In this paper, we investigate whether there are benefits in disaggregating GDP into its components when nowcasting GDP. To answer this question, we conduct a realistic out-of-sample experiment that deals with the most prominent problems in short-term forecasting: mixed frequencies, ragged-edge data, asynchronous data releases and a large set of potential information. We compare a direct leading indicator-based GDP forecast with two bottom-up procedures—that is, forecasting GDP components from the production side or from the demand side. Generally, we find that the direct forecast performs relatively well. Among the disaggregated procedures, the production side seems to be better suited than the demand side to form a disaggregated GDP nowcast.

Publikation lesen

Arbeitspapiere

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Should Forecasters Use Real-time Data to Evaluate Leading Indicator Models for GDP Prediction? German Evidence

Katja Heinisch Rolf Scheufele

in: IWH-Diskussionspapiere, Nr. 5, 2017
publiziert in: German Economic Review

Abstract

In this paper we investigate whether differences exist among forecasts using real-time or latest-available data to predict gross domestic product (GDP). We employ mixed-frequency models and real-time data to reassess the role of survey data relative to industrial production and orders in Germany. Although we find evidence that forecast characteristics based on real-time and final data releases differ, we also observe minimal impacts on the relative forecasting performance of indicator models. However, when obtaining the optimal combination of soft and hard data, the use of final release data may understate the role of survey information.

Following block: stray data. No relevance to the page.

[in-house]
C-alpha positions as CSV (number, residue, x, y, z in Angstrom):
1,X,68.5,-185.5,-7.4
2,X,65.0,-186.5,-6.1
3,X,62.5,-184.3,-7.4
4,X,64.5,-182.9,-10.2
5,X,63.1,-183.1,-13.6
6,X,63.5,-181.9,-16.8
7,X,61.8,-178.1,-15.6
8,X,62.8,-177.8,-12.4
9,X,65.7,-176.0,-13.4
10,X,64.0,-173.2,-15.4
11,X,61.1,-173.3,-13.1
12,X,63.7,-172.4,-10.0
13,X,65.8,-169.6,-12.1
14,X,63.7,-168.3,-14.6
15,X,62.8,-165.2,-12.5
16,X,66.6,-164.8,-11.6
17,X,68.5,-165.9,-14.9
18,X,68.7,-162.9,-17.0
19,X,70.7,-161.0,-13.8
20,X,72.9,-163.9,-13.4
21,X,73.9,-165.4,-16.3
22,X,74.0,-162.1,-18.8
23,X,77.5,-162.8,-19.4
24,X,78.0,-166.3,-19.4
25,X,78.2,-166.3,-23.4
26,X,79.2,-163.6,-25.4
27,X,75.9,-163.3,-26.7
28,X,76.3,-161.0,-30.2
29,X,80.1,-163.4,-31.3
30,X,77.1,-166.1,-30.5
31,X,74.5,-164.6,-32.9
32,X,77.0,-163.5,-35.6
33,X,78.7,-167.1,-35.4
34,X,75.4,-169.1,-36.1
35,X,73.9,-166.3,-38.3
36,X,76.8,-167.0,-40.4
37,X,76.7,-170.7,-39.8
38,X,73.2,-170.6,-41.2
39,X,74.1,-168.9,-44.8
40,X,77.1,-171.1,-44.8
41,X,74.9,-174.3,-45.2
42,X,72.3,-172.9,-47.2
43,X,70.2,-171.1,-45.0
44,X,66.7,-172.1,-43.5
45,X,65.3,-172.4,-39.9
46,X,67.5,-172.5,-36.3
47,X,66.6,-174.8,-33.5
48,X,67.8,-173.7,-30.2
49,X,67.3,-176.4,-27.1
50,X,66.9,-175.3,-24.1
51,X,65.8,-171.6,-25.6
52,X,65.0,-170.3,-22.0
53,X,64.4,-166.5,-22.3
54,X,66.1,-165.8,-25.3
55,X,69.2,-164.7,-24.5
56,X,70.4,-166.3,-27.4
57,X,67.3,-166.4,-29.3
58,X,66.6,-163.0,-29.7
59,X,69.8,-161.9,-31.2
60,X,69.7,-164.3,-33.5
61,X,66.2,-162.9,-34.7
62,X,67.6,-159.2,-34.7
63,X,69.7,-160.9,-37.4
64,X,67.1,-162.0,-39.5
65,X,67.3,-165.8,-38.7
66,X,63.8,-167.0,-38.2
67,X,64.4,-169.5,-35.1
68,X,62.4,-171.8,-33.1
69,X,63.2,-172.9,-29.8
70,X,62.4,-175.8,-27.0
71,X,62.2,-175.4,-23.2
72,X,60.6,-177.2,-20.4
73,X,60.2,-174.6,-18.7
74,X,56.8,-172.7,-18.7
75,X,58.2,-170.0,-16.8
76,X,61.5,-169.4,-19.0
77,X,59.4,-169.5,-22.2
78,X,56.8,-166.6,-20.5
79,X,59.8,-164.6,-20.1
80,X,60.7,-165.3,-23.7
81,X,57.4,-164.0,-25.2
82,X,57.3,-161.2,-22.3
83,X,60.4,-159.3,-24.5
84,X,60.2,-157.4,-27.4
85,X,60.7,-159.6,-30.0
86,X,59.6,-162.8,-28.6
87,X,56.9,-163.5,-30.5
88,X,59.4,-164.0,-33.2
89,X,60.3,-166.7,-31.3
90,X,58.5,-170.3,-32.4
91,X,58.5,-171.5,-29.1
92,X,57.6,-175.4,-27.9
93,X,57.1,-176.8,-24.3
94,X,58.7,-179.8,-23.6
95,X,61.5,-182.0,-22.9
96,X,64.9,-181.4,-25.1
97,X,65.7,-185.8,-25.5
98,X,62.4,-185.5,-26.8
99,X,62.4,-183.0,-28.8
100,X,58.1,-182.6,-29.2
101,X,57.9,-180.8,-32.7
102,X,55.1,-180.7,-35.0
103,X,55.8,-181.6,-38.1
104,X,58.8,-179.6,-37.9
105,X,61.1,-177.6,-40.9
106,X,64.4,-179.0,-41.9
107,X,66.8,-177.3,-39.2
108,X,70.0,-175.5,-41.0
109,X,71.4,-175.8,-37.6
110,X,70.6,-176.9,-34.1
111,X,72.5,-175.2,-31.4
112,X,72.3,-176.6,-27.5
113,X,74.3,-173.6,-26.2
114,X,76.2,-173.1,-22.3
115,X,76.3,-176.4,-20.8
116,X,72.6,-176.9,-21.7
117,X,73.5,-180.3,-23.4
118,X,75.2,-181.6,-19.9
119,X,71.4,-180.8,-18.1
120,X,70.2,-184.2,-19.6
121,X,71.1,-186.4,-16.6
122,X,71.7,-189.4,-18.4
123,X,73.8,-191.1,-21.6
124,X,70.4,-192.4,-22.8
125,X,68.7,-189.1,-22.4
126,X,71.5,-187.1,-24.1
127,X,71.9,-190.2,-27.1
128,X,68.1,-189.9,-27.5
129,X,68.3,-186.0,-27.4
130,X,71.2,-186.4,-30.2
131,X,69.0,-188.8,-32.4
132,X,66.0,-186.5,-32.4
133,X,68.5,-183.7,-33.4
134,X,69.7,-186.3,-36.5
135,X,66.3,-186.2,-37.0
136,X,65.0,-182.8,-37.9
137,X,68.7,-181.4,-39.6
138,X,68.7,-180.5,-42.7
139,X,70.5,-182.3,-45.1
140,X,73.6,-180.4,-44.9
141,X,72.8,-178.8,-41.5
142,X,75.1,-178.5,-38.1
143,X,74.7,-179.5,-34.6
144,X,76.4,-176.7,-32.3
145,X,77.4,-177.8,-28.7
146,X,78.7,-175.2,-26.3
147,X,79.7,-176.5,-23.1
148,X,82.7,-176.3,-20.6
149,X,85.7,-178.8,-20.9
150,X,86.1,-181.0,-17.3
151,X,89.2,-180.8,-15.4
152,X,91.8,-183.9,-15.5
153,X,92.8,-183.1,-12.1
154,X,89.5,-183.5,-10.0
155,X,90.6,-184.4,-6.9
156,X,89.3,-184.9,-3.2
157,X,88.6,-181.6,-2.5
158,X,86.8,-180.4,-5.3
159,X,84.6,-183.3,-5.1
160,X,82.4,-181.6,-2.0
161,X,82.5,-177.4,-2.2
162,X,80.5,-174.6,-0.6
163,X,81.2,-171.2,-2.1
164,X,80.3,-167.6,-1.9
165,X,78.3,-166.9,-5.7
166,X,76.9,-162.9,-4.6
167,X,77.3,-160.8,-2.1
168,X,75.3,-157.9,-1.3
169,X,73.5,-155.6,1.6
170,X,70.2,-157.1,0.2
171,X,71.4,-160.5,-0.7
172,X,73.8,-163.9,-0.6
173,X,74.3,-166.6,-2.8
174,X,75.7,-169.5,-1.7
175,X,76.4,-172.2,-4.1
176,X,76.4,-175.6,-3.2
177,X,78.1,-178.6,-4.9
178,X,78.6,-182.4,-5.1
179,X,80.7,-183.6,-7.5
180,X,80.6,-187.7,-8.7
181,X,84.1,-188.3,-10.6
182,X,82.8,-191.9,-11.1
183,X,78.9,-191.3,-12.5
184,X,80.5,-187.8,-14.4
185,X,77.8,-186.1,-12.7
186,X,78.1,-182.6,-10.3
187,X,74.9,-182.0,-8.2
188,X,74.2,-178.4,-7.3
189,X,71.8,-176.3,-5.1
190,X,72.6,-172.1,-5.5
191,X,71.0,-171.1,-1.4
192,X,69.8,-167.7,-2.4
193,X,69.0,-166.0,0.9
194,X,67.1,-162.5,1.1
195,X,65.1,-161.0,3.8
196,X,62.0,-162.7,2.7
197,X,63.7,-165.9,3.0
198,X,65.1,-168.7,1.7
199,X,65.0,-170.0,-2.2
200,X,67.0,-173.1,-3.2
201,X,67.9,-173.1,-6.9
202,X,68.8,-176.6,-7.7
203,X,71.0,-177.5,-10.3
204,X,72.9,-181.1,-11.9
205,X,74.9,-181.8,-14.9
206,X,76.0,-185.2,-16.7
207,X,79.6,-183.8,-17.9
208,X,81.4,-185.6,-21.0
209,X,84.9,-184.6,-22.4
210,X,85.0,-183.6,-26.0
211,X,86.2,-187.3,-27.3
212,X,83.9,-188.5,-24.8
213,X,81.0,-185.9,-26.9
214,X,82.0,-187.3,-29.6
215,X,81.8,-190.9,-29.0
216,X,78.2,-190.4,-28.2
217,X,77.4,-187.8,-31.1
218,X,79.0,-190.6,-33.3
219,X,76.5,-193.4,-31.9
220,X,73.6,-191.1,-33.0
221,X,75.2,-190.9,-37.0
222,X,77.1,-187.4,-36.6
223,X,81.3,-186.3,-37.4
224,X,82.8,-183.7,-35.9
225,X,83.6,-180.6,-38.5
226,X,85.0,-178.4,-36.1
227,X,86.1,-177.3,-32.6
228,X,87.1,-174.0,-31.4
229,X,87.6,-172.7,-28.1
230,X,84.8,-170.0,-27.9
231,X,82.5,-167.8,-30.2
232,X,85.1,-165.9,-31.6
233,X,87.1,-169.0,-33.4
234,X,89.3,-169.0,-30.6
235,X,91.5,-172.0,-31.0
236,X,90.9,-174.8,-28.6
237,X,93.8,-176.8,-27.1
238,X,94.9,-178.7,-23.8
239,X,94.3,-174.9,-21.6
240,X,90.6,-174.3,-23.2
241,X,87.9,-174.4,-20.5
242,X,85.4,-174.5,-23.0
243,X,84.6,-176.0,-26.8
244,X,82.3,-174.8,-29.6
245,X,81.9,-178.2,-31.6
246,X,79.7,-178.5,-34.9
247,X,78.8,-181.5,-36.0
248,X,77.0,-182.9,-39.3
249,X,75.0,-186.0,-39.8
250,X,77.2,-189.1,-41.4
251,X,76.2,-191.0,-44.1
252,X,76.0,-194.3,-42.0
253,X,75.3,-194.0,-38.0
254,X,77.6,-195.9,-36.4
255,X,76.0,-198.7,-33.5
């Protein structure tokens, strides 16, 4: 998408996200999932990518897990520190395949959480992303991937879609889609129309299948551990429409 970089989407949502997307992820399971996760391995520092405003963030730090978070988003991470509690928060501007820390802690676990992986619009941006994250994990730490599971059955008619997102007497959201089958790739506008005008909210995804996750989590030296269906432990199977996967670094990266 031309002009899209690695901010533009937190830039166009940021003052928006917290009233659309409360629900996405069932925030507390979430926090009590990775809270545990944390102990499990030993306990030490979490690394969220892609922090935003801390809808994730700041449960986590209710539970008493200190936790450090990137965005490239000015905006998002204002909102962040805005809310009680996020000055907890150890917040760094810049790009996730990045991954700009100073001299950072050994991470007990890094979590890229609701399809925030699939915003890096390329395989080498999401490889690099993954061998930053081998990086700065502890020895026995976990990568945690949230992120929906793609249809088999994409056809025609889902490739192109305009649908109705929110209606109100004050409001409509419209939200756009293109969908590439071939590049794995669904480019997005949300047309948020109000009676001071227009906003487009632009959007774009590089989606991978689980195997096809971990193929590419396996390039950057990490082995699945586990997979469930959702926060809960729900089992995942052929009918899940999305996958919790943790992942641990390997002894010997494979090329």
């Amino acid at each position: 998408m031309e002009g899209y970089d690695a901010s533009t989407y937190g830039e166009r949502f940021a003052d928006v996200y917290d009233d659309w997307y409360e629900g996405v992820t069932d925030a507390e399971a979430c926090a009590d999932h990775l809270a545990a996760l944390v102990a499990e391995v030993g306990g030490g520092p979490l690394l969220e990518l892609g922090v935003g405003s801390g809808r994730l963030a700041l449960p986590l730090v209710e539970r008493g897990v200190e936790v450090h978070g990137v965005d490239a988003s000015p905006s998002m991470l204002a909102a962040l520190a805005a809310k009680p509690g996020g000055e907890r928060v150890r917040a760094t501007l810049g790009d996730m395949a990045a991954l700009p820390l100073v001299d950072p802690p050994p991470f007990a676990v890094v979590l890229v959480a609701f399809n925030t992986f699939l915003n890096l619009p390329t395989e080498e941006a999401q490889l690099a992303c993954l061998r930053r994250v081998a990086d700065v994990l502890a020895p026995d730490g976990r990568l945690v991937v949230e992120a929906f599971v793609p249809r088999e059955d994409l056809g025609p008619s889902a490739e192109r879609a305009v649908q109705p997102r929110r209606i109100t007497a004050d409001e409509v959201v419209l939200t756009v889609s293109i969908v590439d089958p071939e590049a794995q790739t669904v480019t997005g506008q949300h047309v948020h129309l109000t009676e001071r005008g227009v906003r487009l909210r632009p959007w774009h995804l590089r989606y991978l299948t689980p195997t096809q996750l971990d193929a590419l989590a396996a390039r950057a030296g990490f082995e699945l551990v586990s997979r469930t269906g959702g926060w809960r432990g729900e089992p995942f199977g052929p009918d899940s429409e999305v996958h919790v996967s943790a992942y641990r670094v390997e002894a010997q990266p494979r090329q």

Publikation lesen

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The European Refugee Crisis and the Natural Rate of Output

Katja Heinisch Klaus Wohlrabe

in: IWH-Diskussionspapiere, Nr. 30, 2016
publiziert in: Applied Economics Letters

Abstract

The European Commission follows a harmonized approach for calculating structural (potential) output for EU member states that takes into account labor as an important ingredient. This paper shows how the recent huge migrants inflow to Europe affects trend output. Due to the fact that the immigrants immediately increase the working population but effectively do not enter the labor market, we illustrate that the potential output is potentially upward biased without any corrections. Taking Germany as an example, we find that the average medium-term potential growth rate is lower if the migration flow is modeled adequately compared to results based on the unadjusted European Commission procedure.

Publikation lesen

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Outperforming IMF Forecasts by the Use of Leading Indicators

Katja Drechsel Sebastian Giesen Axel Lindner

in: IWH-Diskussionspapiere, Nr. 4, 2014

Abstract

This study analyzes the performance of the IMF World Economic Outlook forecasts for world output and the aggregates of both the advanced economies and the emerging and developing economies. With a focus on the forecast for the current and the next year, we examine whether IMF forecasts can be improved by using leading indicators with monthly updates. Using a real-time dataset for GDP and for the indicators we find that some simple single-indicator forecasts on the basis of data that are available at higher frequency can significantly outperform the IMF forecasts if the publication of the Outlook is only a few months old.

Publikation lesen